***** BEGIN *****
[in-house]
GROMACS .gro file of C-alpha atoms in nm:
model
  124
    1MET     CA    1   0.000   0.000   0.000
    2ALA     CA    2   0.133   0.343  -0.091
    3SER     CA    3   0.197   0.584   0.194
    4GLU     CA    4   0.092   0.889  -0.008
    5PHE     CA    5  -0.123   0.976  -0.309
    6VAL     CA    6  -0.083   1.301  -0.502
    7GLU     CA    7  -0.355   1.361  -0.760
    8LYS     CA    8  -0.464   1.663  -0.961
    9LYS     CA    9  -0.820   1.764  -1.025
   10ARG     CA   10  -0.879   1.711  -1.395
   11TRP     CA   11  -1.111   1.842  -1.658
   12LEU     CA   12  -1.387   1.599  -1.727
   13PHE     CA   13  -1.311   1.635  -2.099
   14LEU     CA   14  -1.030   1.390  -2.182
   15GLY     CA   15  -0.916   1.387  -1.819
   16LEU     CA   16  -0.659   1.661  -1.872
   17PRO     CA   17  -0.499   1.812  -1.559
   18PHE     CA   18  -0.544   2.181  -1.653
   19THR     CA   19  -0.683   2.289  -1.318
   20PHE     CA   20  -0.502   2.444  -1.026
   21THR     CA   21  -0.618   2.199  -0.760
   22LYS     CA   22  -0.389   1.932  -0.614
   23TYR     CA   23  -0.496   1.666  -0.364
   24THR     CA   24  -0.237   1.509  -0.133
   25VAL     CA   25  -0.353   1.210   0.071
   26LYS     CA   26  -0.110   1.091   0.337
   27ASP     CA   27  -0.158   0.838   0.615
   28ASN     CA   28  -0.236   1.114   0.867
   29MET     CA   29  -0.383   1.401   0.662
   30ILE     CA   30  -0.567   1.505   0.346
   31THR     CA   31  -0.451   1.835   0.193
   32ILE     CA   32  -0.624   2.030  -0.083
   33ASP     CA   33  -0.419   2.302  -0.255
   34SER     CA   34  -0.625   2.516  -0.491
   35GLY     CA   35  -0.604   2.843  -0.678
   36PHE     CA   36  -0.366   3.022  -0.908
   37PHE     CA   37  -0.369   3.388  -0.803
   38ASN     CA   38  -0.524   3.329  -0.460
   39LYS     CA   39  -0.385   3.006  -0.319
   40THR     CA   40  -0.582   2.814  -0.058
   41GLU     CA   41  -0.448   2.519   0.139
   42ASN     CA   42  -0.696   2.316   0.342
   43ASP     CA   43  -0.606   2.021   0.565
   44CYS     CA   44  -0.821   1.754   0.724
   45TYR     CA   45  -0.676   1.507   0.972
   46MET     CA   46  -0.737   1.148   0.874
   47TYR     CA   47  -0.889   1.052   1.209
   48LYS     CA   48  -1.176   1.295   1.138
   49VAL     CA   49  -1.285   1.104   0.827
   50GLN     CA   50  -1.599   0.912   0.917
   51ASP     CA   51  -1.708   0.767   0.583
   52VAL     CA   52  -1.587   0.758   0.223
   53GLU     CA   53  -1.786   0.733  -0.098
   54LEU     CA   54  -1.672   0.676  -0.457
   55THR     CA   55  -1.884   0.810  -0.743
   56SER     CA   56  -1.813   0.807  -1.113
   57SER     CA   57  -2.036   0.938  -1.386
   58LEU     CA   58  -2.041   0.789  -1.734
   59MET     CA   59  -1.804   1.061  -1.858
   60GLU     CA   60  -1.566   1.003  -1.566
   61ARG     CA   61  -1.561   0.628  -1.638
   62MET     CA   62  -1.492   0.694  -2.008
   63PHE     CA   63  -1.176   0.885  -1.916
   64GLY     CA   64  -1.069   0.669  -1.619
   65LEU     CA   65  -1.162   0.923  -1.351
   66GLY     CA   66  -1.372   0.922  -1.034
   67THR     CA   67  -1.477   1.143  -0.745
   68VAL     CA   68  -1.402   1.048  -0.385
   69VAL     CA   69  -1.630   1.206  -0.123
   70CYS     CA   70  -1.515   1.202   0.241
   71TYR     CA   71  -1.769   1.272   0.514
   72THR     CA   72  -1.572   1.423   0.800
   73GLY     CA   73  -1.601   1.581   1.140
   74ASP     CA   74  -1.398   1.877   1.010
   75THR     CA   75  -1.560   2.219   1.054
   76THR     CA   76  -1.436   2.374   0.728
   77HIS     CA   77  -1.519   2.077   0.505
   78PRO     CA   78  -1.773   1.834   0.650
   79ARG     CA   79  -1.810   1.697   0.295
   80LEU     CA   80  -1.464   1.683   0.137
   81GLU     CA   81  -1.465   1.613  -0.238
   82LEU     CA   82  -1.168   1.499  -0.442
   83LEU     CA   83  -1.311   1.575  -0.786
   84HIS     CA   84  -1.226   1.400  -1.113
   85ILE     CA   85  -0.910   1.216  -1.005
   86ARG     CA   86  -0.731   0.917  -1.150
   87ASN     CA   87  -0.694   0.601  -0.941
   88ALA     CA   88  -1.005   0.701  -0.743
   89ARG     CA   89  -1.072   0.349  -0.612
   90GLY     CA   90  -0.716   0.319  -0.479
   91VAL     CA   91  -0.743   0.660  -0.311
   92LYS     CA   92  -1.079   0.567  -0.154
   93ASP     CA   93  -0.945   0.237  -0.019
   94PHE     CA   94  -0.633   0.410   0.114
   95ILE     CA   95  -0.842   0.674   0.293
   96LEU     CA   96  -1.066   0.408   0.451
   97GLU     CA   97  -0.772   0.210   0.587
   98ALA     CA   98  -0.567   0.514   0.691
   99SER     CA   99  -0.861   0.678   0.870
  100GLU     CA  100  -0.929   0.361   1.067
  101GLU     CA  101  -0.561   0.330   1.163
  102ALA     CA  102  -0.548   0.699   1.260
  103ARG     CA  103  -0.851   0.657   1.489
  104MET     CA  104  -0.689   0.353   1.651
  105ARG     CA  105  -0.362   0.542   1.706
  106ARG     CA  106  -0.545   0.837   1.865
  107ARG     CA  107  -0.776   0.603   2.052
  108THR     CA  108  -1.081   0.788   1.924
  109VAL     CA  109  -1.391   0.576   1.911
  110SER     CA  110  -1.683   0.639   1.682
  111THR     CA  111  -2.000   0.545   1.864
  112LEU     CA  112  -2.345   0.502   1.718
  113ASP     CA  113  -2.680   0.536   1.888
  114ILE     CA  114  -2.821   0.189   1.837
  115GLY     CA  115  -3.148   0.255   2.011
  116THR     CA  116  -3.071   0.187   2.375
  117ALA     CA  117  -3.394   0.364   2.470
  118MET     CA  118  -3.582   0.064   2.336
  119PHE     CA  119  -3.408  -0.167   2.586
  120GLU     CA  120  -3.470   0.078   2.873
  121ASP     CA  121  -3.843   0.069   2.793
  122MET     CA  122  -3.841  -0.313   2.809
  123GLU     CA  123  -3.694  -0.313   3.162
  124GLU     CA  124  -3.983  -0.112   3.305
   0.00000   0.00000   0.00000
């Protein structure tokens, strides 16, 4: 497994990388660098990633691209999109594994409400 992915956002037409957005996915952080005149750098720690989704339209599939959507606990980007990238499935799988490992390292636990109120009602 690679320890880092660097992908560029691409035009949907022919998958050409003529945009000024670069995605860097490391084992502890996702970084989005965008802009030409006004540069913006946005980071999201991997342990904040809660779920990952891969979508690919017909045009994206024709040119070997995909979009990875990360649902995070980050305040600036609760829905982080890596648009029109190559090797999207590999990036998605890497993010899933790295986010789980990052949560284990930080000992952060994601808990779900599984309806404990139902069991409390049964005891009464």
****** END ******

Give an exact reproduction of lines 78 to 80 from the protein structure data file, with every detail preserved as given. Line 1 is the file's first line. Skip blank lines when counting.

   74ASP     CA   74  -1.398   1.877   1.010
   75THR     CA   75  -1.560   2.219   1.054
   76THR     CA   76  -1.436   2.374   0.728